The process of N-glycosylation [18, 19] consists in a covalent linkage of a specific oligosaccharide on a nascent protein in the endoplasmic reticulum. This first step is conserved through all Eukaryotes. The maturation process occurs in the Golgi apparatus and leads to polymannosylated, complex or hybrid structures, and determines differences between species. In Saccharomyces cerevisiae strains, a set of mannosyltranferases will add mannose residues to the core glycan until the protein is hypermannosylated; in mammals the glycan structures are more complex, composed of N-acetylglucosamine, galactose, sialic acid or fucose. The engineering of the yeast N-glycosylation pathway allows therapeutic glycoproteins production bearing homogeneous human type glycan structures. This homogeneity increases protein therapeutic efficiency and reproducibility between production batches [20].

Glycode has developed technologies to enhance recombinant glycoprotein production through selective modification of glycosylation in yeast Saccharomyces cerevisiae. In the GlycodExpress™ technology (patent WO/2008/095797), Saccharomyces cerevisiae has been modified by sequential deletion of mannosyltransferases and glycosyltransferases expression cassettes introduction into the yeast genome by homologous recombination. This offers several advantages: strain stability with time, full tracking of genotypic and phenotypic changes and possibility to reengineer the strain identically in case of spontaneous recombination. For the YAC-Express™ approach (patent WO/2012/013823), Saccharomyces cerevisiae has been engineered by introduction of a YAC (Yeast Artificial Chromosome) containing a cluster of glycosyltransferases expression cassettes into a yeast strain deleted for mannosyltransferases. Among the numerous advantages of the YAC-Express™ technology is the absence of direct chromosomal modification, short time-frame for engineering a new strains and extension of the YAC technology to a wide variety of strains. The first essential step to humanise yeast N-glycosylation is the deletion of sequences encoding specific mannosyltransferases, such as OCH1 and MNN1, leading to strains producing glycoproteins with a core Man8GlcNAc2 type structure [2124].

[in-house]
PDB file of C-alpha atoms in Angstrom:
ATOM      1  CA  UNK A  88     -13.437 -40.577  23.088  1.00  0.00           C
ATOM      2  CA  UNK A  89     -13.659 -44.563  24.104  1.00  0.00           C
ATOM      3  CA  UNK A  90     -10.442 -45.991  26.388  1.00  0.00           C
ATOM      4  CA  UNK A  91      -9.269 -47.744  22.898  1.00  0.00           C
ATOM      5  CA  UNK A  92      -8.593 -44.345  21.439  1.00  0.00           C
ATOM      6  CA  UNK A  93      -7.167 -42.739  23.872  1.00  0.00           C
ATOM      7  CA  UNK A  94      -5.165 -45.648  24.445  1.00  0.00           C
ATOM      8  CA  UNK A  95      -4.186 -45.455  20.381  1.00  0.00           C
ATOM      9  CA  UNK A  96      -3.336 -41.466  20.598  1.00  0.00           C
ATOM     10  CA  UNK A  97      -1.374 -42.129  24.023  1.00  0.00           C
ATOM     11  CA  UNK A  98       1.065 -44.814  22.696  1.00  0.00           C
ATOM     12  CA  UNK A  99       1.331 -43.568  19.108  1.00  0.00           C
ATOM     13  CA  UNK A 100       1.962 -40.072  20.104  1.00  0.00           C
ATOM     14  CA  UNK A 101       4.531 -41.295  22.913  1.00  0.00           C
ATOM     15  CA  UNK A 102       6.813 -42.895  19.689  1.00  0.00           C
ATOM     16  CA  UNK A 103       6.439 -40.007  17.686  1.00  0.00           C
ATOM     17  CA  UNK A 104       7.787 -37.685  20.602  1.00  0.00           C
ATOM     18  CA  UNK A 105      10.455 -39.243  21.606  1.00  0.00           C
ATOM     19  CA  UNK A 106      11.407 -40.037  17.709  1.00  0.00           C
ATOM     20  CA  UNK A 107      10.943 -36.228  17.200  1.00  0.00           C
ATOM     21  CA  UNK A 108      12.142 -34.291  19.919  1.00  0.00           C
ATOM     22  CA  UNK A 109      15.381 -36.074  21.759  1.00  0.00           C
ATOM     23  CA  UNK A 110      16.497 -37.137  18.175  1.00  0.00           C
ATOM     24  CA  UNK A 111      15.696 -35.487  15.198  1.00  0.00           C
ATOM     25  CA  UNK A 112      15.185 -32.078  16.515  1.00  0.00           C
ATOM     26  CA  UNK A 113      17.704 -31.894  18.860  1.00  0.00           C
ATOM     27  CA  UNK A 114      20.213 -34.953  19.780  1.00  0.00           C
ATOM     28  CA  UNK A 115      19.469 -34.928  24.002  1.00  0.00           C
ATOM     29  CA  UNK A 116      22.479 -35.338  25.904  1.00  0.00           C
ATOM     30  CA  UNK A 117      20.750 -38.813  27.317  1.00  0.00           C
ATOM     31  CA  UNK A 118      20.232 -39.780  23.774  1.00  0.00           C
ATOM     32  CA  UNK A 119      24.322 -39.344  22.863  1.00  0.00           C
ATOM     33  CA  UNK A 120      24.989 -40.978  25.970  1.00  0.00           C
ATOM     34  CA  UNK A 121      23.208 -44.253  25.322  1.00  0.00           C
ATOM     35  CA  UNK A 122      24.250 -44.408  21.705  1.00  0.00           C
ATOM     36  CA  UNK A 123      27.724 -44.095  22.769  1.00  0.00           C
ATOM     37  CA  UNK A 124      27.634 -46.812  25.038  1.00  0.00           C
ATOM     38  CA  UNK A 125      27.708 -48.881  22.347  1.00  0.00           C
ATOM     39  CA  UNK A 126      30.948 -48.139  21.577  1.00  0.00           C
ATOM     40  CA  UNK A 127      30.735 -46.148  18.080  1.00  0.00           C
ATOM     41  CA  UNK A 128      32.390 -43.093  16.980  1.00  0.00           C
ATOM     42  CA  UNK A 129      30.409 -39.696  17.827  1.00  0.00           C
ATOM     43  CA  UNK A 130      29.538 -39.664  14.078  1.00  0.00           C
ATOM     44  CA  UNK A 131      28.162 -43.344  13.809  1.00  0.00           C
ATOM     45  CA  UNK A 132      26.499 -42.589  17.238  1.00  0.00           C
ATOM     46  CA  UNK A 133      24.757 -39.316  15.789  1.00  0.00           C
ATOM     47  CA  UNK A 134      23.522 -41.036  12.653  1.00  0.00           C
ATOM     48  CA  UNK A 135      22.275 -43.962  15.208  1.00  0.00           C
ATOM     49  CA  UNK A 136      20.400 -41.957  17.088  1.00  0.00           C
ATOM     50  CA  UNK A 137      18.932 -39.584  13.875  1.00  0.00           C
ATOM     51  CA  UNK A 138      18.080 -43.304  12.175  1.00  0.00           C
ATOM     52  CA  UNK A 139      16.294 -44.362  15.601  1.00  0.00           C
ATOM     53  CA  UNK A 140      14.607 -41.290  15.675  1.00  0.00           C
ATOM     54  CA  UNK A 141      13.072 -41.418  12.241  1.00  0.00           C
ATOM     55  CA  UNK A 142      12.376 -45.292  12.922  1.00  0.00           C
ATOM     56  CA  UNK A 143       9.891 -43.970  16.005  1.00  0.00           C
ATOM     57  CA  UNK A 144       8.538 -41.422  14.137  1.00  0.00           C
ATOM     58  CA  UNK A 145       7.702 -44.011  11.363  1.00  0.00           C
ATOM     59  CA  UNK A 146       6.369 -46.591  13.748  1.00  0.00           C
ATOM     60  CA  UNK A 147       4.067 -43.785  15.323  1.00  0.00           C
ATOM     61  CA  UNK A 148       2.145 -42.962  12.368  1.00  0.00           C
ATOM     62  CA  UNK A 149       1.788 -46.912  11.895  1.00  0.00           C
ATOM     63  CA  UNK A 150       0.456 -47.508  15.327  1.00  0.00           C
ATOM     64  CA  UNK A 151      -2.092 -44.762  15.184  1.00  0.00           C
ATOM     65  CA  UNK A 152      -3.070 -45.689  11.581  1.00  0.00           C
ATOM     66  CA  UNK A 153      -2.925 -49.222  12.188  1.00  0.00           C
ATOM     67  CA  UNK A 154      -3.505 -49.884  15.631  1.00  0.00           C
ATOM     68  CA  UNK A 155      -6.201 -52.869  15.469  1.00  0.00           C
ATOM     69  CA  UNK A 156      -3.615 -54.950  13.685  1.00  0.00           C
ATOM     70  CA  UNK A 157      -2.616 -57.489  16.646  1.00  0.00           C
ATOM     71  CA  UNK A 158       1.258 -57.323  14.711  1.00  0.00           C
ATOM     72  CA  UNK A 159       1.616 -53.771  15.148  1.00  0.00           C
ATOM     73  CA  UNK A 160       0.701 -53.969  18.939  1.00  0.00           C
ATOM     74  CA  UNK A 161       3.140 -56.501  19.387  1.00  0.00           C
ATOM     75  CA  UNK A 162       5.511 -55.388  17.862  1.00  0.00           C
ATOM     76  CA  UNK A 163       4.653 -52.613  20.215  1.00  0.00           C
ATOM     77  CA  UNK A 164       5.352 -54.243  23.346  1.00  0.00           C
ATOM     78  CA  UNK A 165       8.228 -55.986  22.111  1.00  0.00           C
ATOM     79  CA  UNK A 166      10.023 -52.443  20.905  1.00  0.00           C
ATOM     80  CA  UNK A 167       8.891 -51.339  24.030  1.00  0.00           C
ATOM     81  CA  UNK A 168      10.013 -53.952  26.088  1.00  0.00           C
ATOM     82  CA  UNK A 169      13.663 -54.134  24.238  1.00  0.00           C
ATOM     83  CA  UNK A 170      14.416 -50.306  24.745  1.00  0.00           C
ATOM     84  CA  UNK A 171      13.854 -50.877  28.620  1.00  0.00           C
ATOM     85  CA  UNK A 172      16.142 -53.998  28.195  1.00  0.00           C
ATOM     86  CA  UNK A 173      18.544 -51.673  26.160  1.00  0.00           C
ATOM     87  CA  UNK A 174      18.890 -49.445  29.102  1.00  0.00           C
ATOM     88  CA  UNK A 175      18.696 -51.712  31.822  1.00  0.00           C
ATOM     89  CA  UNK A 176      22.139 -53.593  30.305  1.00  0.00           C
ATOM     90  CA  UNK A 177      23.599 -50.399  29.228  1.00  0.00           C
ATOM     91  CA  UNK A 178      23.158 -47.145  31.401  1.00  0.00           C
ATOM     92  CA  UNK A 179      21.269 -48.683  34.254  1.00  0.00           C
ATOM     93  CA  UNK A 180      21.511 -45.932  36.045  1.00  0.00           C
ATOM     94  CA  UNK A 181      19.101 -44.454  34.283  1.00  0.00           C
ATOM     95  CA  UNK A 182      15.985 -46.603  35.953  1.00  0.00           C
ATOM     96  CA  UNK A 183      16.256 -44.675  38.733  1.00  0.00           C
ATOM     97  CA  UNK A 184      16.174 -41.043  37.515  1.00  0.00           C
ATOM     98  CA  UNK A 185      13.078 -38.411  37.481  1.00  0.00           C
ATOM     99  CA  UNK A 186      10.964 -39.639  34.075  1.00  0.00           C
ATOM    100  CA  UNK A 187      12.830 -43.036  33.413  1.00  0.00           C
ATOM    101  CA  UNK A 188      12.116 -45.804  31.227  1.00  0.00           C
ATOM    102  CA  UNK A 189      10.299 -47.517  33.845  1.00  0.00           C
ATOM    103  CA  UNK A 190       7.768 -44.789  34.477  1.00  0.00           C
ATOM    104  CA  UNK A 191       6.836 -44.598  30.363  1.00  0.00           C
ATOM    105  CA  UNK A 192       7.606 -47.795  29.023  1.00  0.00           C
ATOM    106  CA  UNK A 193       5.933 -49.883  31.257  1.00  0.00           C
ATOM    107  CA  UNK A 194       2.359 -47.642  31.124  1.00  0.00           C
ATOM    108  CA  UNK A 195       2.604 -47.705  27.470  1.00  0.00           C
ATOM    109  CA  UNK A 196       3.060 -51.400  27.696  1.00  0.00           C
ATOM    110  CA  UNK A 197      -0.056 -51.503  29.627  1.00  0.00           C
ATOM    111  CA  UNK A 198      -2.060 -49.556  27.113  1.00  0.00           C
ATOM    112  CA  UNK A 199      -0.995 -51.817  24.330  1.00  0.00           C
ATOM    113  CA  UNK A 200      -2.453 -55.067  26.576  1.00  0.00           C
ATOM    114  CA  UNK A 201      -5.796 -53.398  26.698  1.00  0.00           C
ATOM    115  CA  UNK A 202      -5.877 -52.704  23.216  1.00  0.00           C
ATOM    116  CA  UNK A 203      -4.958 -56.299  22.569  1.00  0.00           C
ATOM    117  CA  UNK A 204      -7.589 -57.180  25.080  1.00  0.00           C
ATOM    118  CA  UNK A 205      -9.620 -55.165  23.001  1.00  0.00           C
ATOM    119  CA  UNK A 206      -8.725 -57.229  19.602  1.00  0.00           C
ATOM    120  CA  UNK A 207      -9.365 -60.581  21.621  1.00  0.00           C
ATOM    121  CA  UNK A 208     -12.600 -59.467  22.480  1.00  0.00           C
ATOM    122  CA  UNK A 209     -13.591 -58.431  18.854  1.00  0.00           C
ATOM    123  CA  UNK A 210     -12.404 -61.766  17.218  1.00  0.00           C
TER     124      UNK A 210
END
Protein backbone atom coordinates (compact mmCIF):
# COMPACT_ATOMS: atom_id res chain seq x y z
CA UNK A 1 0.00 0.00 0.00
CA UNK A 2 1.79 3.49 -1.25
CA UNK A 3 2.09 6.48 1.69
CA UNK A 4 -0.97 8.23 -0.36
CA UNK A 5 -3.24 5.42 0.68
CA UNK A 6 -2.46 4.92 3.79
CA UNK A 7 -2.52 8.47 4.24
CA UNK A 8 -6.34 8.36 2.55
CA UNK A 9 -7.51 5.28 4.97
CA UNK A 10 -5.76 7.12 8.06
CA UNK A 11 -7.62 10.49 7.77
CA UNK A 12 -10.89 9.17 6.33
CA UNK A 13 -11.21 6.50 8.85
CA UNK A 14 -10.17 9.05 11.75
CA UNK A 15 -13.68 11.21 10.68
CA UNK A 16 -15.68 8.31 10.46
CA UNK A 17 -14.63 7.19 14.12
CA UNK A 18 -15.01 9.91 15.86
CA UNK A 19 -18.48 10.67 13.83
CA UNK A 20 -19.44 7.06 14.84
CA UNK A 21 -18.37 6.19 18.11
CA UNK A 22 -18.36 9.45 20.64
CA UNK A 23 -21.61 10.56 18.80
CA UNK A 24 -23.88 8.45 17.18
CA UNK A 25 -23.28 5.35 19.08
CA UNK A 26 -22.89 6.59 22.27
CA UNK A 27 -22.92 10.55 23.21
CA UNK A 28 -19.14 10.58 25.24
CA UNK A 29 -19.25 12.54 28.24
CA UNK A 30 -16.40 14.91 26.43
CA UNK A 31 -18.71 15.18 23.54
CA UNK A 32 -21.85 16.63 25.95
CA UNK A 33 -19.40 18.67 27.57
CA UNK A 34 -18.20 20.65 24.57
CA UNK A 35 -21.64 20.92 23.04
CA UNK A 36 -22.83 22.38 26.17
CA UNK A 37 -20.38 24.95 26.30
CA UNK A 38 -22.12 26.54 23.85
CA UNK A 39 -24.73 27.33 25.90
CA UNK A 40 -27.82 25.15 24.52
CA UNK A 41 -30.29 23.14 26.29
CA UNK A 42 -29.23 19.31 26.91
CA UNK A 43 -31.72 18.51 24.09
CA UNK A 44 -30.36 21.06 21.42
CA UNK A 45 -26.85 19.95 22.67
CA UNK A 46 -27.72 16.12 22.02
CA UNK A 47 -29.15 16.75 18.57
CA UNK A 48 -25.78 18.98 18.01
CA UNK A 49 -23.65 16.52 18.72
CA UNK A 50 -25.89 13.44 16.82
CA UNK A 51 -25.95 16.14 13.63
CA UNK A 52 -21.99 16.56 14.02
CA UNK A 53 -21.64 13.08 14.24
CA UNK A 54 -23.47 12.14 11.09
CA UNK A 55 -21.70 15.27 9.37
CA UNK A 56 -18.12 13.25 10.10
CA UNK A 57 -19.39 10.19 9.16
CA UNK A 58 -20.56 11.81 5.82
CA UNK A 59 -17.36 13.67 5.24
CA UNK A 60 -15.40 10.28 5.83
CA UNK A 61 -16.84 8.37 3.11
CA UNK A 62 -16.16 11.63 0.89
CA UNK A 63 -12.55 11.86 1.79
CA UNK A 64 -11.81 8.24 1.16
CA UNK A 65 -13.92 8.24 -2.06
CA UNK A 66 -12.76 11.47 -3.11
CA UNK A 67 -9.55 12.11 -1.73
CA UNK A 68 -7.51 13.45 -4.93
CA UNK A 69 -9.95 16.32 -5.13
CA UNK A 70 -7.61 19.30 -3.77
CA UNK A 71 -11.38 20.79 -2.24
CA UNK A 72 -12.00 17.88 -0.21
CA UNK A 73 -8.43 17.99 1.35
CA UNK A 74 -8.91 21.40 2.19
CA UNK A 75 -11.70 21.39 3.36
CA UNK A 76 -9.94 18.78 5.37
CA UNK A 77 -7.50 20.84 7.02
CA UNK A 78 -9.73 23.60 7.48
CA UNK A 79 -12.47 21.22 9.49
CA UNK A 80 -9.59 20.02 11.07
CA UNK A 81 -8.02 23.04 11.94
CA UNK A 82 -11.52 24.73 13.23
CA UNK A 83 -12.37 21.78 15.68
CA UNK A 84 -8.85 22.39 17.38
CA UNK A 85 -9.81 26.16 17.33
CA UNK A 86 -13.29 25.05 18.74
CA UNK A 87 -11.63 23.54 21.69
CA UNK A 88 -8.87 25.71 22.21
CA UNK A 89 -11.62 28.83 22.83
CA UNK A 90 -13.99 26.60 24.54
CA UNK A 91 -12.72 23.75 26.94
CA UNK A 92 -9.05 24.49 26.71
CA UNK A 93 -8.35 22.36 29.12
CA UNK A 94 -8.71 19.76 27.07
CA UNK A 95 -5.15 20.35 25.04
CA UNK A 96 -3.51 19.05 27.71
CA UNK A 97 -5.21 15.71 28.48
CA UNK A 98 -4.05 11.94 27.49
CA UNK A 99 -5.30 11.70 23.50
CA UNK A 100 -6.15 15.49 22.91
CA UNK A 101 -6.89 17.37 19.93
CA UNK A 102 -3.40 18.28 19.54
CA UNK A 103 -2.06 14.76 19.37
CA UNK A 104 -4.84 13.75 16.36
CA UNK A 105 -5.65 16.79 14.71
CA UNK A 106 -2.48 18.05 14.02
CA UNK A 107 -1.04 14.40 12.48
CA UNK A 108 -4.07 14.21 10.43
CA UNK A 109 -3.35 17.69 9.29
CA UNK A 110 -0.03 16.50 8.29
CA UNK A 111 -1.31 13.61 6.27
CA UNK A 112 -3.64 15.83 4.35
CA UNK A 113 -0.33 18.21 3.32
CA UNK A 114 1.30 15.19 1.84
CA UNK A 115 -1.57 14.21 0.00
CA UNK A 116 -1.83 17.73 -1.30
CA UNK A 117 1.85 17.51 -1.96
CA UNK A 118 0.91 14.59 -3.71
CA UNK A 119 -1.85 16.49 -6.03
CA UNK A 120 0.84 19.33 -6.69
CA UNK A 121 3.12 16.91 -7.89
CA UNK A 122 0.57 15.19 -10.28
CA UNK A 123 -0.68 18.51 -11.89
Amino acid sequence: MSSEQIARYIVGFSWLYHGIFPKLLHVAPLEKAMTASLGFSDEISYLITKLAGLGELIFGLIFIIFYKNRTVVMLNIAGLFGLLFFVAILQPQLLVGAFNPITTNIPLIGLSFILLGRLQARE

The quality of these initial glyco-engineered strains is guaranteed by a rigorous validation process. The first step is a PCR (Polymerase Chain Reaction) on the yeast genome to check the presence of the deletion cassette and the absence of the targeted mannosyltransferase sequence. Since the early 90’s, several techniques have been described to carry out DNA amplification directly on yeast colonies [25]. A protocol based on classical PCR methods [26] has been adapted for the identification of pathogenic fungi [27]. The use of Zymolyase or lyticase is reported to allow a better disruption of the cell wall and, consequently, a better amplification [28]. During our validation of modified strains it appeared that N-glycosylation modifications prevented PCR amplification directly on yeast colonies. To circumvent this we have developed a new protocol based on a micro-plate culture phase on a Δoch1Δmnn1 strain (YiMMOgène) derived from the BY4742 laboratory strain. Culture duration and location of the targeted sequence have no impact on the efficiency of this method.

Findings

Classical protocols for PCR on yeast colonies showed low amplification efficiency on glyco-engineered strains

The wild type laboratory strain BY4742 and the modified Δoch1Δmnn1 YiMMOgène strain were restreaked on YPD (Yeast Peptone Dextrose) plates (47 colonies for each strain). The YiMMOgène strain deficient in mannosyltransferase activity has growth defects; it needs several days for colonies to appear on agar plate culture. After 5 days of growth at 30°C, each colony was tested for the amplification of 900 bp (base pair) of MNN5 sequence. This gene is located on chromosome X and encodes a Golgi mannosyltransferase responsible for the linkage of an α-1,2-mannose on the glycan outer chain [29]. Two different protocols using two different DNA polymerases have been successively carried out. Amplification or PCR efficiency was calculated as follows: efficiency= (number of amplifications obtained/number of colonies tested) *100.